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Monday, October 10, 2016


Keep in mind that a citizen of the Roman Empire had a life expectancy of 25, and the U.S. in 1900 only increased this longevity to 47.  However, few are aware that founders of our country--Thomas Jefferson, Benjamin Franklin and James Madison--lived to be at least 80, and John Adams died at 90.  Today, our national life expectancy is around 79.  But we are only #31, with Japan #1 at 83.7.  Females live six years longer in Japan.  Here is a gender comparison:

Notice that dot on top called Monaco?  Life expectancy at 89.52 is higher than Japan, where the latest data indicated was up to 84.74.  Why Monaco?  The Mediterranean diet, lack of stress and, perhaps, genes.  Only 38,000 people living on less than a square mile  means that it is the most densely populated country in the world.  Oh, 30% are millionaires, and it is true that the rich live longer.  Remember Grace Kelly and Prince Raineer III?  She died of a stroke/car accident at the age of 52, while her husband, born Rainier Louis Henri Maxine Bertrand Grimaldi, passed away 11 years ago.  He was 71.

There was a study reported yesterday with the headline:

The article goes on to say that, while Jeanne Calment of France lived until she was 122 years old, our human life span likely maxes out at 115 years.  Also, even though lifestyle choices of centenarians play a bigger role than genetics, genes are the key for those who survive to 110 or older.

The oldest ten humans today are female, with Emma Morano (left) of Italy getting close to her 117th birthday.  Four of the top ten are from Japan, with one from the USA, Adele Dunlap, approaching 114.

The oldest male is Israel Kristal of Israel, who became 113 last month.  In the top ten are three from Japan and two from the USA.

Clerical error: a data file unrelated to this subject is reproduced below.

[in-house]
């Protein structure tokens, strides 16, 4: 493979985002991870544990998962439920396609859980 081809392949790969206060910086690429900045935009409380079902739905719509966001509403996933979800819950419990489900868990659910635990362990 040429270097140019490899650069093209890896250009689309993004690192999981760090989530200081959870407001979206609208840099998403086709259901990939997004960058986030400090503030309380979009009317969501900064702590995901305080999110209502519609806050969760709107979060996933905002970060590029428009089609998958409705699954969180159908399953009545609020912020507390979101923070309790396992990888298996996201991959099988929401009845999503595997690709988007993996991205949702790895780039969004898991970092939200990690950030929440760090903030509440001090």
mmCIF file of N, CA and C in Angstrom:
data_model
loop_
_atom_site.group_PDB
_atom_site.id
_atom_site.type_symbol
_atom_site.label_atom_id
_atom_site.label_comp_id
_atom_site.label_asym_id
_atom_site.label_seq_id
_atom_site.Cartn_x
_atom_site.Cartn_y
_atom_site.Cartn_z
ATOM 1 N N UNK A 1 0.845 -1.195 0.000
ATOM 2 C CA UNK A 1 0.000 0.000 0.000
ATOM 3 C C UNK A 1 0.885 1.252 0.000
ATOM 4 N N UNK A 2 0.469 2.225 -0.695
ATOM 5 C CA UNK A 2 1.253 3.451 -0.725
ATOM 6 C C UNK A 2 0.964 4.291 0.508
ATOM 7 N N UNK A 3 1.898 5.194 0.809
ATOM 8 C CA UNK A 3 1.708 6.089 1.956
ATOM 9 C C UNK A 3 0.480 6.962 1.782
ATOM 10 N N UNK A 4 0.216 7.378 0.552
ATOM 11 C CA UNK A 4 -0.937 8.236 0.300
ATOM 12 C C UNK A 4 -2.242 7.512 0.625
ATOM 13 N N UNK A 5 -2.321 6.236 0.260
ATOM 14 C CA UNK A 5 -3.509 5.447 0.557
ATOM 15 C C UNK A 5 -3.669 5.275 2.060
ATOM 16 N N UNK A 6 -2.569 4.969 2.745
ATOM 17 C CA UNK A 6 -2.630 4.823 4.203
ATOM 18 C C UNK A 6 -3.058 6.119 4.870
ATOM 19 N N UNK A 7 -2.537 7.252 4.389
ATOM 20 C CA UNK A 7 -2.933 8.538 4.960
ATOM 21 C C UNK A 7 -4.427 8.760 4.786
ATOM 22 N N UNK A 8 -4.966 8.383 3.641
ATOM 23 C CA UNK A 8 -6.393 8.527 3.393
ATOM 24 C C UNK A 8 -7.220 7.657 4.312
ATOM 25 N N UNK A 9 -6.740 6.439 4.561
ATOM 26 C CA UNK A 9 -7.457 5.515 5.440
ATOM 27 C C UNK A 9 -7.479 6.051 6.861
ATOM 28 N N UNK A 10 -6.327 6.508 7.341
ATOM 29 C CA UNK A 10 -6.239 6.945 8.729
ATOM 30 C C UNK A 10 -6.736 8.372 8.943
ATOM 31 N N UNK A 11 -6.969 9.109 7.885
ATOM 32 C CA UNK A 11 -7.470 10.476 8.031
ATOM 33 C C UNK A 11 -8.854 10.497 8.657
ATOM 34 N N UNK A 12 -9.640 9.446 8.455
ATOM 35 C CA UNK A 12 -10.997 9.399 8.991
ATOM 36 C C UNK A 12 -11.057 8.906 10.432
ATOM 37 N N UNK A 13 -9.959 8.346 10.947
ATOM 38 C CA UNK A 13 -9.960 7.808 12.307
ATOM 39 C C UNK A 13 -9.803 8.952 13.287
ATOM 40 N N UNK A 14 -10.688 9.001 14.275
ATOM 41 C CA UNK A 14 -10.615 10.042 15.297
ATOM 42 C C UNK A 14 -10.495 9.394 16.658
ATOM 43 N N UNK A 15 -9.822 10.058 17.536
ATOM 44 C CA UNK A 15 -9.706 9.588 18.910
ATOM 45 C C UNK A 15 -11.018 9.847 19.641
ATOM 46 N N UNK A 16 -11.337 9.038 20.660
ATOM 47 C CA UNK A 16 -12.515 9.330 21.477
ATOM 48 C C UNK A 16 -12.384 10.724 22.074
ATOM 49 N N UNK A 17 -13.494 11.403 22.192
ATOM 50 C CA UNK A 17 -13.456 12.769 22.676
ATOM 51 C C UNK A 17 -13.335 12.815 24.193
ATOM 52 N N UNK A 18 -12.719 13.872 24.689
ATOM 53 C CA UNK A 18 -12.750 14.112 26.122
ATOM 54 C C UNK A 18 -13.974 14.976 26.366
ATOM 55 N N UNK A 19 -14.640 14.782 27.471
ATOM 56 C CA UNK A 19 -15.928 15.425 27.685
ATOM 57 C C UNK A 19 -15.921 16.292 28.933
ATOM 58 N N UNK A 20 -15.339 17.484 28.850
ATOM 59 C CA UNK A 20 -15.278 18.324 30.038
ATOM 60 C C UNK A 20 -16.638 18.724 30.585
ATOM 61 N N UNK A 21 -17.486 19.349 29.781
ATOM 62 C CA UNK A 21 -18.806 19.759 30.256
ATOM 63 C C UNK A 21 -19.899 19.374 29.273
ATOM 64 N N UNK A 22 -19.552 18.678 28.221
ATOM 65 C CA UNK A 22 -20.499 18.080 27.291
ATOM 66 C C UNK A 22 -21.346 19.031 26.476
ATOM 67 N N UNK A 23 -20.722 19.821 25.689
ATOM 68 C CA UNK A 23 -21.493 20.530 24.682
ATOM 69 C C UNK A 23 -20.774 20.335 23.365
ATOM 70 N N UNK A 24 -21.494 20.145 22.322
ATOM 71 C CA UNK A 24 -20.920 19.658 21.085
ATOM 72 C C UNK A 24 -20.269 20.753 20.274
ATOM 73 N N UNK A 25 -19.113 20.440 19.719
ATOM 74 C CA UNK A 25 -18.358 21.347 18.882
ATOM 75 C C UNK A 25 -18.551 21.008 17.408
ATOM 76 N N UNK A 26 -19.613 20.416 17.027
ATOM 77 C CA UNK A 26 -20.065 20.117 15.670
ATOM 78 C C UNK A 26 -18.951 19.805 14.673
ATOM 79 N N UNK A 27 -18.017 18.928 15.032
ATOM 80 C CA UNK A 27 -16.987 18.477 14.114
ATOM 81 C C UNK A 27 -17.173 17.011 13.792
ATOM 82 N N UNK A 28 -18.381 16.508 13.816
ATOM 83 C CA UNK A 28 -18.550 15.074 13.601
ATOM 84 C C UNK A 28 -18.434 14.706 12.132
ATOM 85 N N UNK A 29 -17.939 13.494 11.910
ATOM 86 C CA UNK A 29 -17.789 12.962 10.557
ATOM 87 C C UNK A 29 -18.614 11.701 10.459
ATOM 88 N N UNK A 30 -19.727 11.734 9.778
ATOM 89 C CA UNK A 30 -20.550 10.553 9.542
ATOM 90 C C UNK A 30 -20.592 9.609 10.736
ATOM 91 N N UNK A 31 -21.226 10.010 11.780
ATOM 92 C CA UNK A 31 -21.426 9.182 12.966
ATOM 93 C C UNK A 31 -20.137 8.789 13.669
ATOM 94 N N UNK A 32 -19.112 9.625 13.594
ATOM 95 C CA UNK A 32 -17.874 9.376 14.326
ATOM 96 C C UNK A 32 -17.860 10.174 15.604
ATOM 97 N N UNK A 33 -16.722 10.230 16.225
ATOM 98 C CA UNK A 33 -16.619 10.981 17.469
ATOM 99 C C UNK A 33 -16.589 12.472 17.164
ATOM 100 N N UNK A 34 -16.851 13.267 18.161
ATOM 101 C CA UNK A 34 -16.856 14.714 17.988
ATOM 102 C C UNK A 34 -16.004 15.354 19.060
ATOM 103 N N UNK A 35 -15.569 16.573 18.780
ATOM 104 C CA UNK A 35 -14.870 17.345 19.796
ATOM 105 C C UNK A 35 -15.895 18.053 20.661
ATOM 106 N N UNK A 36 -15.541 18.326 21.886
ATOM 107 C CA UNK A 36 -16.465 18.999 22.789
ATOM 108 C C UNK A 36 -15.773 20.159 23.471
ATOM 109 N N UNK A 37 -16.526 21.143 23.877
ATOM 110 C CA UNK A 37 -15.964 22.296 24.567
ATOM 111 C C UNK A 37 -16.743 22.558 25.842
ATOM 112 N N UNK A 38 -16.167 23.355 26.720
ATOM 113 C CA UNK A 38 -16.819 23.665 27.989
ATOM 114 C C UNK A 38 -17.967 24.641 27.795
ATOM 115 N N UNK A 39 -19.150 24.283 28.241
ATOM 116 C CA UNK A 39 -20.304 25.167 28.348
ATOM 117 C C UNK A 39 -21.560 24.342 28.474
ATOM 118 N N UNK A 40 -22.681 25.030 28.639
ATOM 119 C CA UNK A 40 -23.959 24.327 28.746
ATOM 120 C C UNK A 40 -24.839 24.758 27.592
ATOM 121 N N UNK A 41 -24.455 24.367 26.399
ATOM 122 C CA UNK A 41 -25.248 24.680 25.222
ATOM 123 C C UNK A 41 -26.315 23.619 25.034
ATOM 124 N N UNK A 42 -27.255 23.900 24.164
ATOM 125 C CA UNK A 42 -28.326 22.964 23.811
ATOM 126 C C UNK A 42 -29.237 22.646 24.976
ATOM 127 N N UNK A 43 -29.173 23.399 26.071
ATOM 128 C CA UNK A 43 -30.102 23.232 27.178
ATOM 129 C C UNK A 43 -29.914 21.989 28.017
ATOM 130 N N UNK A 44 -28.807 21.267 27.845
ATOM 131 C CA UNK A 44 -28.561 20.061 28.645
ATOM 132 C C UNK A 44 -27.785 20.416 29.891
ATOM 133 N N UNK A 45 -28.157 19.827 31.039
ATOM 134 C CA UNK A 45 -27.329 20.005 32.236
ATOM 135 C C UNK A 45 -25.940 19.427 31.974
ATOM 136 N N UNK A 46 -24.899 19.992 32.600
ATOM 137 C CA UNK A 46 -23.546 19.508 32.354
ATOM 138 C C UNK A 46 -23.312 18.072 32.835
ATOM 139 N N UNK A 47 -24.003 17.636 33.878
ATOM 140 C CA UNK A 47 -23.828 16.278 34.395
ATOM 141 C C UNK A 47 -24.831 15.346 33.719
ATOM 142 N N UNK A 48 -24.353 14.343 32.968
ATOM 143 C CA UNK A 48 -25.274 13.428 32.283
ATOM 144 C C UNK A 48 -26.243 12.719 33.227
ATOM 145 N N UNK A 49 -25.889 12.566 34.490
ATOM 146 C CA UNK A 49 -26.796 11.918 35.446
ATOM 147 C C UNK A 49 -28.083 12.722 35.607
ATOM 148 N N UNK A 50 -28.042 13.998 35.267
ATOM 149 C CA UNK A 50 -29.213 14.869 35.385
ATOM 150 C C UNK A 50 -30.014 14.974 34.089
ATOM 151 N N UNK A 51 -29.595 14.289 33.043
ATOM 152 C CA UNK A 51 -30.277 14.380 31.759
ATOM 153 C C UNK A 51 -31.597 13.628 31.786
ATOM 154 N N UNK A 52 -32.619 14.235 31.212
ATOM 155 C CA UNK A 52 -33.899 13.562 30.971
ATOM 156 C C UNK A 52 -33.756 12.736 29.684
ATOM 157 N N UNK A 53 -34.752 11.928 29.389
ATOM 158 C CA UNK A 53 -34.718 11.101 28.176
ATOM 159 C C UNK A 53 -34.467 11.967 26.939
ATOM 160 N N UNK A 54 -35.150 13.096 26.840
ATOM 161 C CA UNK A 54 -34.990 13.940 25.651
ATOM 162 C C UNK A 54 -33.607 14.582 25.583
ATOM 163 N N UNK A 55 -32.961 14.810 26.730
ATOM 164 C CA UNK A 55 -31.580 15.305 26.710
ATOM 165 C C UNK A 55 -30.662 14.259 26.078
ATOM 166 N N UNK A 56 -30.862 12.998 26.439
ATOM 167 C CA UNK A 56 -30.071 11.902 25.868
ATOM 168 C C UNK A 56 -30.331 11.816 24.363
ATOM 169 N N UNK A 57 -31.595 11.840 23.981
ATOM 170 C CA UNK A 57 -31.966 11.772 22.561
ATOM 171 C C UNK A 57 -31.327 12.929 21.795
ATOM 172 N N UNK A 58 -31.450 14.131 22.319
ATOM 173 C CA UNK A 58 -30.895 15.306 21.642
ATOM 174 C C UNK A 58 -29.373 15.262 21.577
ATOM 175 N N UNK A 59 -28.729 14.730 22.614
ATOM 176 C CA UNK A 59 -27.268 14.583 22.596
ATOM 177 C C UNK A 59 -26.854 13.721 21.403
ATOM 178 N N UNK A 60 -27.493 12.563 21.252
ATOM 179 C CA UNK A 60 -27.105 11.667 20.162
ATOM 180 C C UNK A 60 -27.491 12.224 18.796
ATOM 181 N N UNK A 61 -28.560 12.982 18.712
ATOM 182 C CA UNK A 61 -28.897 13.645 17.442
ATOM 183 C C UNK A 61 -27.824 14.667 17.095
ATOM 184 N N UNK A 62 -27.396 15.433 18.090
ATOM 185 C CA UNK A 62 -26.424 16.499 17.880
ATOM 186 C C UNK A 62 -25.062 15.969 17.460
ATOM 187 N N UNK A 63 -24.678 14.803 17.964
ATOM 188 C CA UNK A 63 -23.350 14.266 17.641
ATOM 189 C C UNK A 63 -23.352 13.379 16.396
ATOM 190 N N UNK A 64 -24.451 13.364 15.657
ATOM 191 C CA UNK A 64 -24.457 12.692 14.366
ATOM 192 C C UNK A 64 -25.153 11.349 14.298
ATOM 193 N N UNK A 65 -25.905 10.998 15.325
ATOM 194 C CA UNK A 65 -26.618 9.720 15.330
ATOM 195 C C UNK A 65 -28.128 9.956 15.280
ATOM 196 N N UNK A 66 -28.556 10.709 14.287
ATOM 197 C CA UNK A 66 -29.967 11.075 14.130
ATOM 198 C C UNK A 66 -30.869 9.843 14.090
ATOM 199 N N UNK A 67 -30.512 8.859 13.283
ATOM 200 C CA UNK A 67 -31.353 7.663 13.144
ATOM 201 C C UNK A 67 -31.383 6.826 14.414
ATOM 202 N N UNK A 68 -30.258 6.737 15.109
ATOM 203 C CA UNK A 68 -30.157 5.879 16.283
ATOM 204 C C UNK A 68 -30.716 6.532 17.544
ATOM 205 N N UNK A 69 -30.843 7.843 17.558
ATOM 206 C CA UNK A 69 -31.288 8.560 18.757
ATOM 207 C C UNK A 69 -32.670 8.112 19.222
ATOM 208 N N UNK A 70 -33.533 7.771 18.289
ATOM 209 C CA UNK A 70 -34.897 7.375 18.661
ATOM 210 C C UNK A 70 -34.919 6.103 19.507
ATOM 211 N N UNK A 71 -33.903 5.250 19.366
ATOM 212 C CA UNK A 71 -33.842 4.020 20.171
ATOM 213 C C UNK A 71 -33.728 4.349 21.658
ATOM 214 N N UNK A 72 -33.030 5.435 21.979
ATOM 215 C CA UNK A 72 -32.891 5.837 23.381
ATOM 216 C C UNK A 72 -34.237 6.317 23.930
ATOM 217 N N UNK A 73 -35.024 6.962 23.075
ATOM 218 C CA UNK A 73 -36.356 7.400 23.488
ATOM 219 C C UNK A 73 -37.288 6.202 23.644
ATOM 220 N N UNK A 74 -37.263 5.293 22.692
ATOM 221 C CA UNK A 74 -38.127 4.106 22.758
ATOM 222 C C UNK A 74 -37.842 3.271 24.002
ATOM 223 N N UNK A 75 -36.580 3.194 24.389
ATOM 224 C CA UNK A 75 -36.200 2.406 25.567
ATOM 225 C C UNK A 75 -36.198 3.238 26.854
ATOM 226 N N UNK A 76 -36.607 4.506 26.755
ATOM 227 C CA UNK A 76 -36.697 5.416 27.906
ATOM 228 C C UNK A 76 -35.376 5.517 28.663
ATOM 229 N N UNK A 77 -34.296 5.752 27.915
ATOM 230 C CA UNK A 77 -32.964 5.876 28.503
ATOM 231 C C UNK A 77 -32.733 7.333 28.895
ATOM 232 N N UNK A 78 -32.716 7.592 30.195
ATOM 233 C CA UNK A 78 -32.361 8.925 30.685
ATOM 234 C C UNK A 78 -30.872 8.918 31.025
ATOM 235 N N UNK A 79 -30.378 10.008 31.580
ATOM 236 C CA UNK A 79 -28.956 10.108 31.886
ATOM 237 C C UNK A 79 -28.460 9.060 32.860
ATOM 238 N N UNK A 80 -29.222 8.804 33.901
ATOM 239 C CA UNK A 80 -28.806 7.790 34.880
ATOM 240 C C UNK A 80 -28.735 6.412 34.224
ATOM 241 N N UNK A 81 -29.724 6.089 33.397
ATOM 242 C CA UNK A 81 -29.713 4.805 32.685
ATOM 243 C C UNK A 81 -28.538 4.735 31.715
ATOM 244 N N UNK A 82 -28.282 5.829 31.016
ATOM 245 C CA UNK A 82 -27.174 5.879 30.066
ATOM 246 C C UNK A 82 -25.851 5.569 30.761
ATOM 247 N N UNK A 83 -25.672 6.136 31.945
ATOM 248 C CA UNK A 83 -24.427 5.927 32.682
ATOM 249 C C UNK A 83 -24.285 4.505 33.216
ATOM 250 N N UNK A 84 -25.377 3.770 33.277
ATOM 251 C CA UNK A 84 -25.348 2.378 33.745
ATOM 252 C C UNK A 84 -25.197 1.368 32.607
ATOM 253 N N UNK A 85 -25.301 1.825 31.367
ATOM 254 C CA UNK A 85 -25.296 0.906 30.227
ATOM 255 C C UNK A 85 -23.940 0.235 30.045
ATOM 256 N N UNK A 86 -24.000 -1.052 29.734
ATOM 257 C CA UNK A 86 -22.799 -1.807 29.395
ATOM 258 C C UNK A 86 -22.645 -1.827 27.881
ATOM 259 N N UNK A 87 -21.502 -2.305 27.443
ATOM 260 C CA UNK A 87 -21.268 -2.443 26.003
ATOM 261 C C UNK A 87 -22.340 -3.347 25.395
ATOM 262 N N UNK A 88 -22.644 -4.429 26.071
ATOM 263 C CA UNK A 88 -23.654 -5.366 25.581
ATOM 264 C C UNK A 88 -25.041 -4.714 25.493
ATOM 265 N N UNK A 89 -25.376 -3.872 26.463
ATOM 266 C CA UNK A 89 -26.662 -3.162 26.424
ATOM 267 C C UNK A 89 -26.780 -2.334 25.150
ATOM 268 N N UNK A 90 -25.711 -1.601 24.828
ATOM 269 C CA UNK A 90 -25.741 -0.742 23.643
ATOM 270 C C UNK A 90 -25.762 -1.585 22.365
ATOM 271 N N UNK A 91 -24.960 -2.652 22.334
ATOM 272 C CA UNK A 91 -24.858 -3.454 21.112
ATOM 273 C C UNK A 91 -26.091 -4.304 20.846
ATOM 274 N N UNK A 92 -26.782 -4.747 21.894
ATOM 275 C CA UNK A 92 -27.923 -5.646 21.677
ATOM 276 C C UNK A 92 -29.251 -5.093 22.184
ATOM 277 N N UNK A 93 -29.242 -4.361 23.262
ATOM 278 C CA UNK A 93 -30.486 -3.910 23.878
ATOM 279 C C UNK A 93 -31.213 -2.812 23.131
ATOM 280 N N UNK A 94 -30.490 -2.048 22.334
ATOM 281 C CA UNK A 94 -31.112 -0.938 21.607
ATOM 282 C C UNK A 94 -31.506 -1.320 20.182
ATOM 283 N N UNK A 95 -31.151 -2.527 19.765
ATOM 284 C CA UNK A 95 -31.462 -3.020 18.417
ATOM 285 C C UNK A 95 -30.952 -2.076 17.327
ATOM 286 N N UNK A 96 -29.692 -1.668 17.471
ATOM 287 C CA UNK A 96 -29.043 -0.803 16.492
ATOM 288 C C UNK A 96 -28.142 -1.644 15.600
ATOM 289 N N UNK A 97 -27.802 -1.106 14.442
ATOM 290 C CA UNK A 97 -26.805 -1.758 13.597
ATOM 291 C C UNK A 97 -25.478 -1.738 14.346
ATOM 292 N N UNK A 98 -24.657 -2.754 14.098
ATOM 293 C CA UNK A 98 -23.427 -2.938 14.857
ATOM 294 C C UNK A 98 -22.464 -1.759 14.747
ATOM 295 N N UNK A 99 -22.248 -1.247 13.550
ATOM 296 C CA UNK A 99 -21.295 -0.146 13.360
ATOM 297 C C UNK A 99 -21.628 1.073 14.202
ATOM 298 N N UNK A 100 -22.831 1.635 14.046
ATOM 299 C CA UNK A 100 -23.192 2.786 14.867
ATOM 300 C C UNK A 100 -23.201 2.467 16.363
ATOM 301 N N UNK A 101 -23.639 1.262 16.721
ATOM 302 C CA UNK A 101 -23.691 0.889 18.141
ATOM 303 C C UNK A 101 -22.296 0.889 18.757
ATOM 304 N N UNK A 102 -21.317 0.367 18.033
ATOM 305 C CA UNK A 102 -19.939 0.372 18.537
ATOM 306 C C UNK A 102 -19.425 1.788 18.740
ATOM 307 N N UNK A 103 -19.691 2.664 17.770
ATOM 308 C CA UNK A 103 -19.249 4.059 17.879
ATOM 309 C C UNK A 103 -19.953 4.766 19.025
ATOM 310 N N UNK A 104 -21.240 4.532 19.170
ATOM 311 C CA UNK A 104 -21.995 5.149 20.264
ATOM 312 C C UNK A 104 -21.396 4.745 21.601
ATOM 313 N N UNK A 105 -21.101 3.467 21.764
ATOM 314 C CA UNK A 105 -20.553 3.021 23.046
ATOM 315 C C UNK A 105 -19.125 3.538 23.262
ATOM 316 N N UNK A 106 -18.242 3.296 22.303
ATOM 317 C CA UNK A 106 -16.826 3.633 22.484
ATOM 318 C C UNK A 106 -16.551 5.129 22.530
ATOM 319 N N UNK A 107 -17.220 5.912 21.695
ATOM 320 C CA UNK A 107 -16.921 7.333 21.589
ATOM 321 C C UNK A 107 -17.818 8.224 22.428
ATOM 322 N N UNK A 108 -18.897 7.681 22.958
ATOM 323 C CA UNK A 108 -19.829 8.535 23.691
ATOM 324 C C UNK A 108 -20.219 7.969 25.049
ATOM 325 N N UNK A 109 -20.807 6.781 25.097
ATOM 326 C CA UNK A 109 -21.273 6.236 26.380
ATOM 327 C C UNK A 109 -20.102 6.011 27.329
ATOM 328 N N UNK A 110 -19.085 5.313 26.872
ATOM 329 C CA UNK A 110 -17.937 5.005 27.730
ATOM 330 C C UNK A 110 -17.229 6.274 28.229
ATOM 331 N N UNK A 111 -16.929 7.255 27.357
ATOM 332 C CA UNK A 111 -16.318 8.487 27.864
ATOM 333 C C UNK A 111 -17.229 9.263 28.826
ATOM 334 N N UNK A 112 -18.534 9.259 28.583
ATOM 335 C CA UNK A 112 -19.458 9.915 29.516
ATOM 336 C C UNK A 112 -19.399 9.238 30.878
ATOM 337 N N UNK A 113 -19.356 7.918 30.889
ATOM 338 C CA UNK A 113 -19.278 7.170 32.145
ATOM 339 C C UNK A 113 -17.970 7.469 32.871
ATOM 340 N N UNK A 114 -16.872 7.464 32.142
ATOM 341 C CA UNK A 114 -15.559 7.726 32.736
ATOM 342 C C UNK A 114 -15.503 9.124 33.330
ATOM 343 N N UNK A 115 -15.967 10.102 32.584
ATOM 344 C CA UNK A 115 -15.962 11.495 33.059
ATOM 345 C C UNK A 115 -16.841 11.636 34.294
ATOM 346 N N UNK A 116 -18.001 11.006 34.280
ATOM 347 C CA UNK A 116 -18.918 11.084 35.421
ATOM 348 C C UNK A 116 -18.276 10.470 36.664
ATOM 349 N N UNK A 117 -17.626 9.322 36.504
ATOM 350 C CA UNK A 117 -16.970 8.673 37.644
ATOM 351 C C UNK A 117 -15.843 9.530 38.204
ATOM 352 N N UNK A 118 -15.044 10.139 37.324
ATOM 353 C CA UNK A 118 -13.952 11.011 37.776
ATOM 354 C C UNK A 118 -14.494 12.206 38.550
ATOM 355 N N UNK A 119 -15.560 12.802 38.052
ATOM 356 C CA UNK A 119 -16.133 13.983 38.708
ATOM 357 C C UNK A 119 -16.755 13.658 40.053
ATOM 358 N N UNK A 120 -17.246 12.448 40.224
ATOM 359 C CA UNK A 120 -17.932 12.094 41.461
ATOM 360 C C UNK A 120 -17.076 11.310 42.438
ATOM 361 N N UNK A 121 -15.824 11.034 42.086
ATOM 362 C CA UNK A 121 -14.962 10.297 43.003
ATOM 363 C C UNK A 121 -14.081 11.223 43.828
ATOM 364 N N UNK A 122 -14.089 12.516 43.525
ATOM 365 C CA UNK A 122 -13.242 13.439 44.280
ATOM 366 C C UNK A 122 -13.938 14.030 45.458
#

I'm consuming more chocolate and now drinking coffee.  I haven't yet been convinced that churchgoing will help me.  In any case, that limit of 115 will still be a huge hurdle.  

There is the Palo Alto Longevity Prize, founded by Joon Yun, offering $1 million in prize money to hack the aging code.  The competition ended in 2014, and half a million dollars will be awarded in two different categories, but not until 2019.  Thirty teams applied, with ideas ranging from stem cell therapy to gene modification to hormonal treatment.

Now, if scientists can find and check the aging gene, that changes the equation.  What do we currently know?
  • We all have chromosomes, with protective caps at either end called telomeres.  
  • With each cell replication, the telomeres shorten.
  • If we can find a way to reverse this process, you should be able to check aging.
How close is science to curing aging?  Aubrey de Grey (below) claims that the first person to live to 1,000 is probably already alive.

de Grey has had a few credibility problems, but more authorities are beginning to lean in his direction.  As long ago as 1988 Thomas Jefferson (this one from the University of California at Irvine) showed that turning off a particular gene (age-1) more than doubled the life span of a worm. In 2013 researchers at Albert Einstein College of Medicine found a molecule in the hypothalamus (in the brain) of mice that suppressed aging.  There is hope that humans are reasonably close to worms and mice, and it is only a matter of time before this problem will be solved.

Ray Kurzweil of Google says technology will be the key.  Bionic man should be able to achieve immortality.  I participated in his singularity conference six years ago.

So how long will you live?  Good luck reaching a hundred.  If you're 20, you are three times more likely than if you are 80, and twice as likely compared to a 50 year old.  It is not impossible, though, that your grandchild could reach the age of 1000.  Progress sometimes comes in quantum leaps.  Aging could well be one these fields.

There are two ocean storms of some note, but both are headed out into the open ocean and will not be a threat to any major population area.  First, in the West Pacific is Typhoon Songda, already at 120 MPH:

Then in the Atlantic is Tropical Storm Nicole at 55 MPH, but to strengthen into a hurricane:


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